Sprinkler causes extensive damage to Reiman building

Jennifer Nacin

A sprinkler head in the fire protection system of a Reiman Gardens building failed Wednesday, causing extensive water damage to the ceiling of one building.

The damage occurred in the Mahlstede Horticulture Learning Center, which sustained water damage to the ceiling of its entryway reception area, light fixtures, carpets, power outlets and office equipment.

The ceiling above the reception area will need to be removed because the drywall was ruined, said Teresa McLaughlin, director of Reiman Gardens.

The Speer Meeting Room and office areas near the entryway will also need to be repaired.

McLaughlin said staff first heard the noise from the broken sprinkler head around 1 p.m.

“There was such a quick response from staff and visitors eating in the cafeteria who dropped their forks and volunteered to help out,” McLaughlin said. “They came and helped us save our paperwork.”

Ronald Cochran, manager of facilities maintenance, said the failure occurred in the fire protection sprinkler system. One of the sprinkler heads in the entryway area failed and released the water, he said.

The reason for the sprinkler head failure has not yet been determined.

Workers were able to locate the bursting point, isolate the damage and correct the leak by 3:30 p.m., he said.

The damage estimate is undetermined at this time, although Reiman Gardens’ insurance should be able to pay for it, McLaughlin said.

The drywall ceiling replacement will begin Friday, McLaughlin said.

Cochran said cosmetic issues concerning the water damage still need to be addressed. The ISU Department of Environmental Health and Safety and Reiman Gardens staff are working to determine the amount of corrective actions to prevent mold infestation, he said.

Despite the damages, the Mahlstede Building will still be in use. McLaughlin said some events booked in the Reiman Gardens Mahlstede Center may be moved to other rooms within the building.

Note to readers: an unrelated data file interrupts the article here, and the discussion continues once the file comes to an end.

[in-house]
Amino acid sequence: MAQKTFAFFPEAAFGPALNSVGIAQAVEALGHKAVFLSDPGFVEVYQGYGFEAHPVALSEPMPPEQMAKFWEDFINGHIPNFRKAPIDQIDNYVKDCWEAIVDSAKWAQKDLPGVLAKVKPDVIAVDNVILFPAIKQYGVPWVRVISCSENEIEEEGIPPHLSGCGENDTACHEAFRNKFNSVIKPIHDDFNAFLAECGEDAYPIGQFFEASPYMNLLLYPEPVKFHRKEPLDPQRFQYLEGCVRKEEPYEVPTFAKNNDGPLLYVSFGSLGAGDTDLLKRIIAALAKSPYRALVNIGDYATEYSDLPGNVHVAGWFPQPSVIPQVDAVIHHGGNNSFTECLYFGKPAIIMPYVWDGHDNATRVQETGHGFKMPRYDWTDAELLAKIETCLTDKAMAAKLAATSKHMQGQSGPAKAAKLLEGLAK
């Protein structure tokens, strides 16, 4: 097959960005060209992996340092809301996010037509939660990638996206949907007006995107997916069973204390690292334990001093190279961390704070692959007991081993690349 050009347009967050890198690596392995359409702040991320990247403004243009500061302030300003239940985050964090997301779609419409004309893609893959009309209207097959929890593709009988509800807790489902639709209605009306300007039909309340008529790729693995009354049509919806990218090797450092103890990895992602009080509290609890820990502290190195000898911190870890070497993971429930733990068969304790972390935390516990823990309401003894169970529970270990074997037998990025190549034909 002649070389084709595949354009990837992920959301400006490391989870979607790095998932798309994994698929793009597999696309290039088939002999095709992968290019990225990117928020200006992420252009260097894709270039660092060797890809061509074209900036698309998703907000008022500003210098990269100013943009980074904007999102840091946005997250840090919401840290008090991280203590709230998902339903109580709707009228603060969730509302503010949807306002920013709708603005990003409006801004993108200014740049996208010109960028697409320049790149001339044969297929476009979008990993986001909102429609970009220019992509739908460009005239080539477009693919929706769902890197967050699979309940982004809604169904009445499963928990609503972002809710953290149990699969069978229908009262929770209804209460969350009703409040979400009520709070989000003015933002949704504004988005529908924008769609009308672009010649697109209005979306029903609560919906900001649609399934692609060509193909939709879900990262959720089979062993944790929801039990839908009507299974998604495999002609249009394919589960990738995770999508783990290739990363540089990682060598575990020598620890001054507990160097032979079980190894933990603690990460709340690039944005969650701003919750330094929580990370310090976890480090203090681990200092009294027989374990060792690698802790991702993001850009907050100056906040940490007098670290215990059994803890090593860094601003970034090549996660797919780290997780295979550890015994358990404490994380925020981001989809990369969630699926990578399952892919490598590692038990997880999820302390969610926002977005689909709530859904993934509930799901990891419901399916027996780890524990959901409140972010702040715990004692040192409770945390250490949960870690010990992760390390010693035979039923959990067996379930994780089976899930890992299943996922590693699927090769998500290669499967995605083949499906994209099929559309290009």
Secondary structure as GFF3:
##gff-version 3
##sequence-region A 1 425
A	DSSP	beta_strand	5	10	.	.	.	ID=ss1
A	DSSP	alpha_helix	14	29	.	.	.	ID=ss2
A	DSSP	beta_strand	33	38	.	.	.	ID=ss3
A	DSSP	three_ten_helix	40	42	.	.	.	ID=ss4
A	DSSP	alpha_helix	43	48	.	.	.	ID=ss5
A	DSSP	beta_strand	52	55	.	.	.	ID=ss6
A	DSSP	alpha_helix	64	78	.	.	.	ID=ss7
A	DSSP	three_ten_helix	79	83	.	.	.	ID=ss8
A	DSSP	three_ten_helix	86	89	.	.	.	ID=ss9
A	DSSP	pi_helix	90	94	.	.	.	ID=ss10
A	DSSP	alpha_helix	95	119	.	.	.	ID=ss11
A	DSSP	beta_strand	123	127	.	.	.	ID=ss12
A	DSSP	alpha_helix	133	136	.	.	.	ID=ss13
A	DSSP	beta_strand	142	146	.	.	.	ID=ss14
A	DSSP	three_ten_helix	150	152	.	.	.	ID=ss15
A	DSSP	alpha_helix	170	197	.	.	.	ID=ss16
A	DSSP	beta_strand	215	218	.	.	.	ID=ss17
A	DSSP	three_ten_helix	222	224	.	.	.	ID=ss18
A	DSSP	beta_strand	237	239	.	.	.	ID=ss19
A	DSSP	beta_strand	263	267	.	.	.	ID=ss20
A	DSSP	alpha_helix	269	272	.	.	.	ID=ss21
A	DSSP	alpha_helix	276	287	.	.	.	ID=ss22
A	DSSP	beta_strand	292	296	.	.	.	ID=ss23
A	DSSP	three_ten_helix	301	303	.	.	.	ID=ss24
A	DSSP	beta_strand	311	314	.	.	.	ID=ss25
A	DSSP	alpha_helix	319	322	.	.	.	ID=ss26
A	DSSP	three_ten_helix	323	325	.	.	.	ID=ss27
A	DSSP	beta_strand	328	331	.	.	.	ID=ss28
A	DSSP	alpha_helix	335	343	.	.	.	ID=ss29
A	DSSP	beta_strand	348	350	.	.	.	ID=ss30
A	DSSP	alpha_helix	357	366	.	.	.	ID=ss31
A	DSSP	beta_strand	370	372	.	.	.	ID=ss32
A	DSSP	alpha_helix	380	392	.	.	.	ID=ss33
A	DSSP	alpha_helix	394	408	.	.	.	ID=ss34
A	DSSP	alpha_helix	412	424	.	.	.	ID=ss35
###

“All events [in the Mahlstede Center] are still on,” she said.

This is not the first time Reiman Gardens has sustained water damage.

Two water main breaks occurred Nov. 16, 2003, that severely damaged the Town and Country garden, the center area of the gardens. Damage also occurred to Lake Helen, the garden’s large pond, and the Marge Hunziker House.

Paul Wiegand, public works director for the city of Ames, said temperature changes caused the ground to move and weak spots in the pipes were exposed, which caused the breaks.

Even though the pipes that broke last November were owned by the city, he said the city was not liable for any damages that occurred from the broken water mains.

“The city doesn’t know when and where it’s going to happen. They weren’t negligent, they do [their] check-ups … that is their responsibility,” Wiegand said.

He said 35 to 40 city pipes break each year in Ames.

Reiman Gardens was responsible for paying for the damage.

Even though Reiman Gardens has experienced these damages, McLaughlin said it’s still business as usual at the gardens.

“This doesn’t impact where most customers are going, which is the Conservatory [Complex], or our events,” McLaughlin said.